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Child, J J (2012)
Publisher: Vathek Publishing
Languages: English
Types: Article
Subjects: KD0051
This article examines the mens rea requirements of the new assisting and encouraging offences set out in Part 2 of the Serious Crime Act 2007. Analysing the case of Rv.S&H [2011] EWCA Crim 2872, a case in which the Court of Appeal attempted to clarify this complex and troublesome area, it is demonstrated how and why the court (as well as other academic commentators) have erred in their interpretations of the statute. Moving to clarify these areas of uncertainty, the article then seeks to cast light on concerns about the future operation of these offences, concerns previously hidden by that uncertainty.
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    • 1 [2011] EWCA Crim 2872, [2012] 1 Cr App R 19.
    • 2 Introducing the inchoate offences of encouraging or assisting a criminal offence. Section 59 of the Serious Crime Act 2007 (hereafter 'SCA') abolishes the common law offence of incitement.
    • 3 See R v Sadique and Hussain [2011] EWCA Crim 2872, [2012] 1 Cr App R 19 at [33], Hooper LJ. For examples of academic comment, see J. Spencer and G. Virgo, 'Encouraging and Assisting Crime: Legislate in Haste, Repent at Leisure' [2008] Archbold News 7; D. Ormerod and R. Fortson, 'Serious Crime Act 2007: The Part 2 Offences' [2009] Crim LR 389; R. Fortson, Blackstone's Guide to the Serious Crime Act 2007 (Oxford University Press: Oxford, 2008).
    • 4 The principal ground of appeal contended that SCA, s. 46 was incompatible with Art. 7 of the European Convention on Human Rights.
    • 5 See, in particular, R v Sadique and Hussain [2011] EWCA Crim 2872, [2012] 1 Cr App R 19 at [81]-[90].
    • 6 Ormerod and Fortson, above n. 3 at 389.
    • 7 For example, unlike attempt and conspiracy, to be liable for assisting and encouraging under the SCA, D need only be reckless as to the circumstances, consequences (s. 47(5)(b)(ii)) and mens rea (s. 47(5)(a)(ii)) of the future principal offence.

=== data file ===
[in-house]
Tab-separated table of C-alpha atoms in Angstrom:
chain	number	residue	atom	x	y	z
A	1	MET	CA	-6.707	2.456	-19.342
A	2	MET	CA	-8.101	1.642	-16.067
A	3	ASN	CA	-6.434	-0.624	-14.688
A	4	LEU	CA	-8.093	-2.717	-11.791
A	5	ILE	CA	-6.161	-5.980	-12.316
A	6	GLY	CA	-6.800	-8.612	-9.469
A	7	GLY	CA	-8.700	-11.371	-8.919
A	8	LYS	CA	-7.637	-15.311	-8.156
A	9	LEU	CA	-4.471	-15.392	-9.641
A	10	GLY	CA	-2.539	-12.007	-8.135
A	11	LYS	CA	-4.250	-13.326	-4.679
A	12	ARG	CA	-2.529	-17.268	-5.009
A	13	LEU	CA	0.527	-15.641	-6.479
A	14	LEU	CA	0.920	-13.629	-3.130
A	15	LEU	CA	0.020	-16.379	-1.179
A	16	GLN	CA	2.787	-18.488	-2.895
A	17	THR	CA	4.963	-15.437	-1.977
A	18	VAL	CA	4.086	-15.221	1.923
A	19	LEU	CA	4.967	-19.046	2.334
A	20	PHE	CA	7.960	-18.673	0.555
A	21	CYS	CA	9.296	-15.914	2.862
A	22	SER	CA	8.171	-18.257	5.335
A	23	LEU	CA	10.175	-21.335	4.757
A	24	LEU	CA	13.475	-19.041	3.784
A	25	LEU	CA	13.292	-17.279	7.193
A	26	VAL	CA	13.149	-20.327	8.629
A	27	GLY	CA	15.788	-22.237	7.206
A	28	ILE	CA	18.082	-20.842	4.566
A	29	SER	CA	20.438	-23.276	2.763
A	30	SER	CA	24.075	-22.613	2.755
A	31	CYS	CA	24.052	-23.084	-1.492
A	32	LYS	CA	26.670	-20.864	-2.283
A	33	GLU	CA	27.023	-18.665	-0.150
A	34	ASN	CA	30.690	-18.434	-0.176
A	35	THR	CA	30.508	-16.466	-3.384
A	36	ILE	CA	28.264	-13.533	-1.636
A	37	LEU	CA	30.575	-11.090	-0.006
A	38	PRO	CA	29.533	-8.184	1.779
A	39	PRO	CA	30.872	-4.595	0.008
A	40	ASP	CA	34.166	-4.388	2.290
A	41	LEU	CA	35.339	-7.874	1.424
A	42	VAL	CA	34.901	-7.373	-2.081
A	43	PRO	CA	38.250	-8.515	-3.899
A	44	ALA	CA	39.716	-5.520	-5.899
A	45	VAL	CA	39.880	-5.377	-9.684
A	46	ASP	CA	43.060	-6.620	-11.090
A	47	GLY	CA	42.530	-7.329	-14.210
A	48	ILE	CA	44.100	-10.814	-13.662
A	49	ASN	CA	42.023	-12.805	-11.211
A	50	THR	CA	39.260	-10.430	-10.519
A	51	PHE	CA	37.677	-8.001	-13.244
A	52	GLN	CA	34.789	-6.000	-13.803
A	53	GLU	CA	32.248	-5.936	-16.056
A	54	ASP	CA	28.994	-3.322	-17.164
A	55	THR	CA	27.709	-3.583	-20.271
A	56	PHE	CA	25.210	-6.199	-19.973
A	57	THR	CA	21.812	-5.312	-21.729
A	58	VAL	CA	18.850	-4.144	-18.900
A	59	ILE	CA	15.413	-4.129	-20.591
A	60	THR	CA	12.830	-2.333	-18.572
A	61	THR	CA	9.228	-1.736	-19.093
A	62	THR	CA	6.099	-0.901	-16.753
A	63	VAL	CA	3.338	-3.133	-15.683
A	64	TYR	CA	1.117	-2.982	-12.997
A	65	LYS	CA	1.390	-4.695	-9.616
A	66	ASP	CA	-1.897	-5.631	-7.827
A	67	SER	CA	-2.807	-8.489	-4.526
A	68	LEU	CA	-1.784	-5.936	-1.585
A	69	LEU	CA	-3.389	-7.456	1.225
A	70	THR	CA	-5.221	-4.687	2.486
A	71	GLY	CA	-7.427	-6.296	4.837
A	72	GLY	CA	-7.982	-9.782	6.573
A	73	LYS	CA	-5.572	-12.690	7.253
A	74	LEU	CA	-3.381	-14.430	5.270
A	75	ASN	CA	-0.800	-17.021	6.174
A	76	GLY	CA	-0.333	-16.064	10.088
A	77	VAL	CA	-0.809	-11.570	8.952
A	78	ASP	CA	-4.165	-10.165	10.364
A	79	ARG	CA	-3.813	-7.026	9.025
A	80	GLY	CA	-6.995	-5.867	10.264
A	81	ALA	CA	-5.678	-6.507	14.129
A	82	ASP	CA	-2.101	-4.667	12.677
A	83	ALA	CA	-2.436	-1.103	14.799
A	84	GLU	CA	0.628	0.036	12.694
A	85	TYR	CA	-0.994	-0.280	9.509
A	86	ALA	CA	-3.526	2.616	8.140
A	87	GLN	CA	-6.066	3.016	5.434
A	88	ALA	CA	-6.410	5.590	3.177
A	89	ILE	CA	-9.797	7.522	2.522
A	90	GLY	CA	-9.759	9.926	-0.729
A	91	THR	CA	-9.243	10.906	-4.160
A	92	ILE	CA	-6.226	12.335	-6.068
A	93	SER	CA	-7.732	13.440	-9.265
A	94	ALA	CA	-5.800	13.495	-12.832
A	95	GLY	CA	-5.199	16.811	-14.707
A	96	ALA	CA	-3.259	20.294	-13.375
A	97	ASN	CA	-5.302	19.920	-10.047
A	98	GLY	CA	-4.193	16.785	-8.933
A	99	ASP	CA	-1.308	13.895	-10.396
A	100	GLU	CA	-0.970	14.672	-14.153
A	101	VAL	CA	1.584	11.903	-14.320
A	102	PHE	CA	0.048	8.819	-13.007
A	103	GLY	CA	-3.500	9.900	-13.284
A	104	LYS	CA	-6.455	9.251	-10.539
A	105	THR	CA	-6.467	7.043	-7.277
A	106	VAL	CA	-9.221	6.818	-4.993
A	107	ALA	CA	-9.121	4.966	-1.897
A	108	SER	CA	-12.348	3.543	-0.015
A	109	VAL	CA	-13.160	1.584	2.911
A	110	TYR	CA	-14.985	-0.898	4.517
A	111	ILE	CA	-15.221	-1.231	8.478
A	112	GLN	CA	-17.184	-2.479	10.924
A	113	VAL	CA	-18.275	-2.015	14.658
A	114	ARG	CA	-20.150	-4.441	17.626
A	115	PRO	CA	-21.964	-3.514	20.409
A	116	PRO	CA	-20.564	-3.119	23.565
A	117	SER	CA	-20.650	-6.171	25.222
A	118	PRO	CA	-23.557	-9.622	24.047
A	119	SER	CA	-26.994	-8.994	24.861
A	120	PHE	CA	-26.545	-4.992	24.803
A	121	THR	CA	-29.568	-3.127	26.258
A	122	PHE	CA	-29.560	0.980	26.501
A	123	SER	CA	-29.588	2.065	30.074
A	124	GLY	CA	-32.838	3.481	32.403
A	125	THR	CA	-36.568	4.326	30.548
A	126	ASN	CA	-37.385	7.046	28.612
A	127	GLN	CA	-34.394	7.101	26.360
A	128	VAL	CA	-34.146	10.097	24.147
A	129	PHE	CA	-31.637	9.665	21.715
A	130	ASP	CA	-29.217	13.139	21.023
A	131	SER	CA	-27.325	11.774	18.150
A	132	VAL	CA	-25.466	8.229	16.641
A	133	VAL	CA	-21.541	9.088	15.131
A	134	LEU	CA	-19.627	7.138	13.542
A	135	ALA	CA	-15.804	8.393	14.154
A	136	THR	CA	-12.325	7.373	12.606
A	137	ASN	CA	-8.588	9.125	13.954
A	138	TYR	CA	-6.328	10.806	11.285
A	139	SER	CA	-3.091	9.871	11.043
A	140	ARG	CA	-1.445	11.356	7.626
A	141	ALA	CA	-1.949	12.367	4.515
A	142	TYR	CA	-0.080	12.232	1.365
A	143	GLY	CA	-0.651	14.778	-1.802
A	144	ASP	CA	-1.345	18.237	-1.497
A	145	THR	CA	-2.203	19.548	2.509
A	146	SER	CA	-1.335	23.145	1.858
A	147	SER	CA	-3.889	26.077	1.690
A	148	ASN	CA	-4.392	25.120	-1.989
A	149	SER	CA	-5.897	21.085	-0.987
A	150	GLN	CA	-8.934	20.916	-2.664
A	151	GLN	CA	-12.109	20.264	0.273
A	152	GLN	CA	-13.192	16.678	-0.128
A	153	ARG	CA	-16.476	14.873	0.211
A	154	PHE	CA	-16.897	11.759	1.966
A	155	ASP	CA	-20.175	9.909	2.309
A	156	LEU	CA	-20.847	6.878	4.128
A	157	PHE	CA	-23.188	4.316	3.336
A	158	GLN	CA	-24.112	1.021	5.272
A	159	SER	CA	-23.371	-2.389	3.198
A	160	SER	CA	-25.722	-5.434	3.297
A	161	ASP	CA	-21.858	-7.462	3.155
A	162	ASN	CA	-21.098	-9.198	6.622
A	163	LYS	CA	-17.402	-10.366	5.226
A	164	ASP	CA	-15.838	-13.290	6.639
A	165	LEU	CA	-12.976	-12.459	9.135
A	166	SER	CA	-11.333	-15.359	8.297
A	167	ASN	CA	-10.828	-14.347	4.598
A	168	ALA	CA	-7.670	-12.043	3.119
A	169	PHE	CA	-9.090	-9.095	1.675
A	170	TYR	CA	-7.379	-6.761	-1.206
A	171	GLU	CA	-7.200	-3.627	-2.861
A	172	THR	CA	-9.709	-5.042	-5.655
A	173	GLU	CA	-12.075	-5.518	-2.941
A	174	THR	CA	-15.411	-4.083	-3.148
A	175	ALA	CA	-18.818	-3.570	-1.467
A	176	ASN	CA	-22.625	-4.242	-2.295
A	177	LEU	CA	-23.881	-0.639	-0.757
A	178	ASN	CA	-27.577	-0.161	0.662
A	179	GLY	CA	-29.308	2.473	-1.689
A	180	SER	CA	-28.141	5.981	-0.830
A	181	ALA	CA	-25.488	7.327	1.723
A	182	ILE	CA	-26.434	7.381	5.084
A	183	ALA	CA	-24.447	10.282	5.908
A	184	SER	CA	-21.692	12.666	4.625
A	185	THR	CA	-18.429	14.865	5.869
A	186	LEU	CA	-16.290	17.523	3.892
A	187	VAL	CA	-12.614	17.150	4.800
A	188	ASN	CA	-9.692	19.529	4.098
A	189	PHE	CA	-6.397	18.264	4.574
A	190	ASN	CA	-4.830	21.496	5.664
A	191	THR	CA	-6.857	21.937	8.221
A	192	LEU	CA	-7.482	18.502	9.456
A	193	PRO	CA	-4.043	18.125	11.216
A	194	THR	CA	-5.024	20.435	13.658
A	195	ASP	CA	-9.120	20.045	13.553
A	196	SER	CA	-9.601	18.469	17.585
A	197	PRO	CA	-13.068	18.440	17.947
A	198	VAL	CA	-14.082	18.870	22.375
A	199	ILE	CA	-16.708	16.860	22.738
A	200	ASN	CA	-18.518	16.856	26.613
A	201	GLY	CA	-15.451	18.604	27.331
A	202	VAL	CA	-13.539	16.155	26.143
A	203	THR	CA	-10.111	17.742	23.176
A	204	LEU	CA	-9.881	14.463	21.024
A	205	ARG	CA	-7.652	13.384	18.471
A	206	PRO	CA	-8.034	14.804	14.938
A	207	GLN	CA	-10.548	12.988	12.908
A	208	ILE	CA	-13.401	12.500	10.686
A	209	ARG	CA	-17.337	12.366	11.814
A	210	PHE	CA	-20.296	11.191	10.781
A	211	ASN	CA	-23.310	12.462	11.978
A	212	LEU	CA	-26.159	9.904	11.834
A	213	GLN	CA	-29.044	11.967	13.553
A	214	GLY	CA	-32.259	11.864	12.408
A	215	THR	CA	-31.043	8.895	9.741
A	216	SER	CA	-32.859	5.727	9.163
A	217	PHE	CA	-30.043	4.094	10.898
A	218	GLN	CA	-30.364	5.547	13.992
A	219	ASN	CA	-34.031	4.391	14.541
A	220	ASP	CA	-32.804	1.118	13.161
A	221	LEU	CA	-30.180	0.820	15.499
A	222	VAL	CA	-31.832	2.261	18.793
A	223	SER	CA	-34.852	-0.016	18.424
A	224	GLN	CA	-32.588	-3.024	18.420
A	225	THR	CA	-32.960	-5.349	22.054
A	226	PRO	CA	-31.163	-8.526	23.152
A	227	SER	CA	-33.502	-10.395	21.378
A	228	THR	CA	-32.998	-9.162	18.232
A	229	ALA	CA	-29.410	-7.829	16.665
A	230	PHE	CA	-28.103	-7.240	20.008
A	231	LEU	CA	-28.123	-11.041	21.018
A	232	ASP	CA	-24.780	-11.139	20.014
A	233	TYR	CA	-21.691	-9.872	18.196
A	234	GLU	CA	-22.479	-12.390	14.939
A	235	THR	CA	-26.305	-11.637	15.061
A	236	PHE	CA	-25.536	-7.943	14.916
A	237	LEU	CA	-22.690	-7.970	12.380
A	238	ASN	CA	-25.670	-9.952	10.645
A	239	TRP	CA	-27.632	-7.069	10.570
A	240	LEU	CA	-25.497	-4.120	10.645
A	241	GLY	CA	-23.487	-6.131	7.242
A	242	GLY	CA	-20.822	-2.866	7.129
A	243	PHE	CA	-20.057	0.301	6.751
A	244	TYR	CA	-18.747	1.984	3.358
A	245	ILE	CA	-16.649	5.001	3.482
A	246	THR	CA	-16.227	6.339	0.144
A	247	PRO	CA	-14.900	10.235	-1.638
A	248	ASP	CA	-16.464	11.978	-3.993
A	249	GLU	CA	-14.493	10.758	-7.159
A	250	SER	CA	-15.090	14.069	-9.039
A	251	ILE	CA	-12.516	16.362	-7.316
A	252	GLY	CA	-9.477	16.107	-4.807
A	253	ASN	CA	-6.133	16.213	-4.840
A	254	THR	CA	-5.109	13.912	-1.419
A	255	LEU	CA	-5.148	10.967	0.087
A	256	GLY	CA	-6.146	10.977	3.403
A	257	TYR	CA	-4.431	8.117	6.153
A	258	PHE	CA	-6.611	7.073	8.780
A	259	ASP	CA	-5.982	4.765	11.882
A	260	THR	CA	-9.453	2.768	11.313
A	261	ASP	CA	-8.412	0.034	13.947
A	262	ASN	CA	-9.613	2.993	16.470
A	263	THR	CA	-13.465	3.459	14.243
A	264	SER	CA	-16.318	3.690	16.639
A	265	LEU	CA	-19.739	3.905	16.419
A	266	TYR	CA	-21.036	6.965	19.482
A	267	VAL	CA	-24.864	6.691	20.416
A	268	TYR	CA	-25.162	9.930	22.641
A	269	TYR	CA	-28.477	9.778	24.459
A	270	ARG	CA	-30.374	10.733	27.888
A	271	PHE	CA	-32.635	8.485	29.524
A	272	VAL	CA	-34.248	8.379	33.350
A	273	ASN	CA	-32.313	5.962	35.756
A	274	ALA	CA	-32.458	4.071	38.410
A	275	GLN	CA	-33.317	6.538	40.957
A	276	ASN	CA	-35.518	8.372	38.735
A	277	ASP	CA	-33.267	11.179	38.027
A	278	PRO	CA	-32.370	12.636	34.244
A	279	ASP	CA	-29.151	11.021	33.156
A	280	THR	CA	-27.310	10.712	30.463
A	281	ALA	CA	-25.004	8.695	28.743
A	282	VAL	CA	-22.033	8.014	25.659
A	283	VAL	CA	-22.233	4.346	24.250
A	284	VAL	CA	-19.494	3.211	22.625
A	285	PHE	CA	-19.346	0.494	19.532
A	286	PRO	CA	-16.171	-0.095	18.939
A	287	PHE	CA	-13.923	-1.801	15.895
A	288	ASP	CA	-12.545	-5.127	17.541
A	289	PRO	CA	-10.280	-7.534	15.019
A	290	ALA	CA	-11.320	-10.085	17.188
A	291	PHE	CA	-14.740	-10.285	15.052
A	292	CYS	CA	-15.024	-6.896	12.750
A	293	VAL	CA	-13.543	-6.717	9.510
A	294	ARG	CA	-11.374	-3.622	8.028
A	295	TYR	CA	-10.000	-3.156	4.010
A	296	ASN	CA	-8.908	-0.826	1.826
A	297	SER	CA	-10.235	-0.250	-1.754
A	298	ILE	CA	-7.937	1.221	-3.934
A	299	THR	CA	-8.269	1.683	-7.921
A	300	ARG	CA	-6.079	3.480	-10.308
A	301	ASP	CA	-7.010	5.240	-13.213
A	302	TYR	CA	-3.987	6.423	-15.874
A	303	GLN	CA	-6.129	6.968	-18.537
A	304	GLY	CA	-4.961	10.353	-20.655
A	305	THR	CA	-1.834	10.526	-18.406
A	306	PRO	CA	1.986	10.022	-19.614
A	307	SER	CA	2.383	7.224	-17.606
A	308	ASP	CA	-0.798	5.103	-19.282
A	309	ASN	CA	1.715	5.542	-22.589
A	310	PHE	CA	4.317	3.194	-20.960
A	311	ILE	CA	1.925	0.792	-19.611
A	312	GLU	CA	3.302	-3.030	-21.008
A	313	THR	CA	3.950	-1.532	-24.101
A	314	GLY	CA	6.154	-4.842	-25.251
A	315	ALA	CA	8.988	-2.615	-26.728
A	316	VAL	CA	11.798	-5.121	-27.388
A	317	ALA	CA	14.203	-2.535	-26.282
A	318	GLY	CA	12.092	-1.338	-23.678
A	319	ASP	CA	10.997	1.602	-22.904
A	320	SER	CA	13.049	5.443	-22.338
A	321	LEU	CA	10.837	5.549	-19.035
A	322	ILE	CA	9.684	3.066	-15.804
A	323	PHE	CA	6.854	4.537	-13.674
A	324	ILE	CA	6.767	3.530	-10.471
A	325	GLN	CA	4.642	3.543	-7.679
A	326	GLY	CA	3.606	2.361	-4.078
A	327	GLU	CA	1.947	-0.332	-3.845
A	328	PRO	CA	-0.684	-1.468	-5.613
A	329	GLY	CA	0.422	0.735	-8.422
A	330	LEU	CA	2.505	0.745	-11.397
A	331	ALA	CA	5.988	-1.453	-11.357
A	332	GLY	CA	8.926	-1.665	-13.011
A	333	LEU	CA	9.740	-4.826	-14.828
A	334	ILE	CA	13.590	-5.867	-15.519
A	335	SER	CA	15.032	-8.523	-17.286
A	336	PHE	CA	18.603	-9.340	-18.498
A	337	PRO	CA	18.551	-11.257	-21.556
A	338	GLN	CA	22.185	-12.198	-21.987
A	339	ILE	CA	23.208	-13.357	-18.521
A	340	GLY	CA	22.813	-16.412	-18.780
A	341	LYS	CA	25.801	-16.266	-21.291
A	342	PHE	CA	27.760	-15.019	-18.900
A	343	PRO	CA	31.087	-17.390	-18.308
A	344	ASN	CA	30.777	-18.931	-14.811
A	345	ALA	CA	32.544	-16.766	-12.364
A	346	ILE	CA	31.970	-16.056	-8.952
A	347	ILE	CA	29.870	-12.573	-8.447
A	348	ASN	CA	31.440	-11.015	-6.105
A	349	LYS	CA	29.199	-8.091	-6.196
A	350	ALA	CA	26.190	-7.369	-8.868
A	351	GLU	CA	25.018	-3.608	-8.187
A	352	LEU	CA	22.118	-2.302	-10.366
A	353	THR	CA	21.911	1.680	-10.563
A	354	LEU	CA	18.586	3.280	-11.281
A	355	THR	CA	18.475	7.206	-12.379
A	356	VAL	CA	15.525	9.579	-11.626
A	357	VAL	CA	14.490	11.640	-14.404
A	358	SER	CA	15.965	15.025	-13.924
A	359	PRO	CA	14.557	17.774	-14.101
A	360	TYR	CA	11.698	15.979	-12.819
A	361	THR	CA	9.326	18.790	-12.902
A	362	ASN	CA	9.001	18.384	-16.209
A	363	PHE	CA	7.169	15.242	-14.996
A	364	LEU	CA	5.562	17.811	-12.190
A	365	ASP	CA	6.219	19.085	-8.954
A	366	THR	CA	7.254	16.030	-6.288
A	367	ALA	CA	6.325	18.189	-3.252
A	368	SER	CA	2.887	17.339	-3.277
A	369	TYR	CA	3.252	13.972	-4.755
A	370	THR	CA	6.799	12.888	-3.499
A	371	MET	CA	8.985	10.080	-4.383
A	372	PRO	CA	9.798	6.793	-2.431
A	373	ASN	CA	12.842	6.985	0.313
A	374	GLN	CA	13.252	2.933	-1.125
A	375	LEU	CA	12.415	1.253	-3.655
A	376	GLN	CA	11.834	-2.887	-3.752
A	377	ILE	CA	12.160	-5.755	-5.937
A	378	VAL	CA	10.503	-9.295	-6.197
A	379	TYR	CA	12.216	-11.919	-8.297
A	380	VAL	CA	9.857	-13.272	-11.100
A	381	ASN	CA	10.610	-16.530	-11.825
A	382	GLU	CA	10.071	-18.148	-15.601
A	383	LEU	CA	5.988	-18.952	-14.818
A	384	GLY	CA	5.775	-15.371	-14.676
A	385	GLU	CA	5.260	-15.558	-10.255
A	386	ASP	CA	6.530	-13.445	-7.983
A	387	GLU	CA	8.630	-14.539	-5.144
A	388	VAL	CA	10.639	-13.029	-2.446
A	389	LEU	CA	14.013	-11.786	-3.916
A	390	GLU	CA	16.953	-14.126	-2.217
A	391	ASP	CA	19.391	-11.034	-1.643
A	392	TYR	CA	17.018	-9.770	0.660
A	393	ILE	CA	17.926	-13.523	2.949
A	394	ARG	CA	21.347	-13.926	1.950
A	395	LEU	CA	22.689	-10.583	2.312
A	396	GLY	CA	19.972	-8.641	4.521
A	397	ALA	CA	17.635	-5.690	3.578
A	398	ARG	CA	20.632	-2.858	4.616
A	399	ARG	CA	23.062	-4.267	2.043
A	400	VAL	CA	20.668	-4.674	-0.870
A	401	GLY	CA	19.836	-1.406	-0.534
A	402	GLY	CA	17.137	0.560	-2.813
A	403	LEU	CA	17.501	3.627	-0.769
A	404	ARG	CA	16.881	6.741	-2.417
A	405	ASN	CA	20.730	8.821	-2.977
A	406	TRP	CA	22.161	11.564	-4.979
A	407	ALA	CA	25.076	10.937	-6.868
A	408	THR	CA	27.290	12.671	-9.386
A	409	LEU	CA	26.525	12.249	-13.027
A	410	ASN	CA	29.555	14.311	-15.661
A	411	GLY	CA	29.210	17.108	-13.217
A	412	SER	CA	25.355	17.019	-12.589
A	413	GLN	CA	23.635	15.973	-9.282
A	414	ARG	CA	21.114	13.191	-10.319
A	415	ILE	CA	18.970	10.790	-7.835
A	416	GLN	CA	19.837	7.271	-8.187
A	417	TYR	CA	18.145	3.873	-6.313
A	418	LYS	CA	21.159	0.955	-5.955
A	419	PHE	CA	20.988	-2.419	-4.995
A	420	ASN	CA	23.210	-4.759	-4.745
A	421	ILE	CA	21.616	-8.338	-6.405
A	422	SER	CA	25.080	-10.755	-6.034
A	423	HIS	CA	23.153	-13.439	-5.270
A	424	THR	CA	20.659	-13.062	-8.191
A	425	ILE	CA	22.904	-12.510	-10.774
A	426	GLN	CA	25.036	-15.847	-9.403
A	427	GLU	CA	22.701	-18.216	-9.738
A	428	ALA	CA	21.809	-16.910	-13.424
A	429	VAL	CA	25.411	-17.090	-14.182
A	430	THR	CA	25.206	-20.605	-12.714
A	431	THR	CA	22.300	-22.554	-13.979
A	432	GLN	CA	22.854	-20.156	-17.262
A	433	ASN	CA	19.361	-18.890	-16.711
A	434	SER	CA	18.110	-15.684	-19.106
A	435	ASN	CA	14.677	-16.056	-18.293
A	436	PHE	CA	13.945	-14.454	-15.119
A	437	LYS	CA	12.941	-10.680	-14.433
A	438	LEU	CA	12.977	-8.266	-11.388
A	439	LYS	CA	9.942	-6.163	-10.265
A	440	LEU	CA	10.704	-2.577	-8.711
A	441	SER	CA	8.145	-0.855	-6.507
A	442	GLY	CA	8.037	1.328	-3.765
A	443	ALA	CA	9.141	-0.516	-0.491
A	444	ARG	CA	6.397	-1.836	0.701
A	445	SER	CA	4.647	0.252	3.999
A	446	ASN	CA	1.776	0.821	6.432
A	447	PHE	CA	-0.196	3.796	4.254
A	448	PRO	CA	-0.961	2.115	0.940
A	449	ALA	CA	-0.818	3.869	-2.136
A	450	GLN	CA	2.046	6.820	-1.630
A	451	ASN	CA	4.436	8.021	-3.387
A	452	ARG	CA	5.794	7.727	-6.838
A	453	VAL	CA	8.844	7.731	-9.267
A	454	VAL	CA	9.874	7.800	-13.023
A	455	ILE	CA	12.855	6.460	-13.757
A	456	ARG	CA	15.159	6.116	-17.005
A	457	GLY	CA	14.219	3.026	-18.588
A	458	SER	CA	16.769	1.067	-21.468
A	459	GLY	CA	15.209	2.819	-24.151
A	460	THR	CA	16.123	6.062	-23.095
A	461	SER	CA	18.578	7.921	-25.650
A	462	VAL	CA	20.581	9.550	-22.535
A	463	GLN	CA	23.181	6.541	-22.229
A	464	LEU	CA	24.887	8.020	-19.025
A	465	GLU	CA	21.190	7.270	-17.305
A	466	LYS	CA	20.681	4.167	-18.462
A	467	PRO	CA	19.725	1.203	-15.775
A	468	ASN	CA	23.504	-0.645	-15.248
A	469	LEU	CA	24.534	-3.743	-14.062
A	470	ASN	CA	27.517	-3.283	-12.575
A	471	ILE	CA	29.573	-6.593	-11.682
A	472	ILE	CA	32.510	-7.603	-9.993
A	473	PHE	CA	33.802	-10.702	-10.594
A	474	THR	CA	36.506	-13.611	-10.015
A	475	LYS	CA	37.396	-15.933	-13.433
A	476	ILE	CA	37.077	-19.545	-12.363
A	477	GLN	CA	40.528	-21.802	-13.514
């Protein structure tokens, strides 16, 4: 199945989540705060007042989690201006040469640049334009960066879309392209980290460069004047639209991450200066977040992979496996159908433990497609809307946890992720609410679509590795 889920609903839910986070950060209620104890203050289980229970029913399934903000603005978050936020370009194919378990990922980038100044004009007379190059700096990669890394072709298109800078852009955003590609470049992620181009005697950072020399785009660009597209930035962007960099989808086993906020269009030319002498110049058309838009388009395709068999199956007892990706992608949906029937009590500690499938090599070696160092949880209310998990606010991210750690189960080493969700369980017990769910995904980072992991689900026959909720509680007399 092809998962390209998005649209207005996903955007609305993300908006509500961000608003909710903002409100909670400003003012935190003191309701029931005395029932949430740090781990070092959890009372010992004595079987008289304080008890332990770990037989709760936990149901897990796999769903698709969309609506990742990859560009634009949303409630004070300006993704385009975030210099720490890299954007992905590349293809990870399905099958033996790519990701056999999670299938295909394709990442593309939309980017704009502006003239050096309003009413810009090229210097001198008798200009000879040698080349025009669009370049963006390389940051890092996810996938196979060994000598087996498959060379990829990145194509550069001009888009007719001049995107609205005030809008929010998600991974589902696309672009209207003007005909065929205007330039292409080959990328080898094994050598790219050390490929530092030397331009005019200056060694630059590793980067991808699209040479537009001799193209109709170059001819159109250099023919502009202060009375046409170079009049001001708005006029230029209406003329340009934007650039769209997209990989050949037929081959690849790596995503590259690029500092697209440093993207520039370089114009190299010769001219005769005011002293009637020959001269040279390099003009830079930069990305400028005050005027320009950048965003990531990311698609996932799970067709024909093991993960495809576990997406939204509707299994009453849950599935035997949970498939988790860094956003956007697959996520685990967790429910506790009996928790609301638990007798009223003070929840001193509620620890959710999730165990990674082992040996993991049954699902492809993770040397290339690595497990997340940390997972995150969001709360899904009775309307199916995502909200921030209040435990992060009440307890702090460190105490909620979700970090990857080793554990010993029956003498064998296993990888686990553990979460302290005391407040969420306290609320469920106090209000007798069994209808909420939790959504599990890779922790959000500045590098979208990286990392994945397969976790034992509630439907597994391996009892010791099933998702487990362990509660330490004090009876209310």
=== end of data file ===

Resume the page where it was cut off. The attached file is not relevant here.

• 8 For work of this kind, see Ormerod and Fortson, above n. 3; Fortson, above n. 3.
    • 220 The Journal of Criminal Law (2012) 76 JCL 220-231
    • 15 This was first recognised in R v Khan [1990] 1 WLR 813.
    • 16 For discussion of this point in relation to criminal attempts see, R. Buxton, 'Circumstances, Consequences and Attempted Rape' [1984] Crim LR 25; cf. G. Williams, 'The Problem of Reckless Attempts' [1983] Crim LR 365. For a more recent discussion of this issue in relation to the range of general inchoate offences, see J. J. Child and A. Hunt, 'Mens Rea and the General Inchoate Offences: Another New Culpability Framework' Northern Ireland Legal Quarterly (2012) (forthcoming).
    • 17 Law Commission, above n. 9 (cl. 2 of the appended draft Bill).
    • 18 Ibid.
    • 28 For some more recent work in this area, see M. S. Moore, Act and Crime: The Philosophy of Action and its Implications for Criminal Law (Oxford University Press: Oxford, 1993); P. Robinson, Structure and Function in Criminal Law (Oxford University Press: Oxford, 1997).
    • 29 SCA, s. 44(1)(b).
    • 30 'Fault' is again subject to the special provision allowing liability where D is not reckless as to the fault of P, but does have the requisite mens rea for the principal offence himself (SCA, s. 47(5)(iii)).
    • 31 For the s. 45 and s. 46 offences, it will be remembered, D's required fault in relation to the act element of P's principal offence is gleaned from the terms of s. 45 and s. 46 themselves.
    • 32 See Law Commission, above n. 9 at paras 5.86-5.89 and cl. 1(3)(a). See also R. Sullivan, 'Inchoate Liability for Assisting and Encouraging Crime-the Law Commission Report' [2006] Crim LR 1047 at 1050.
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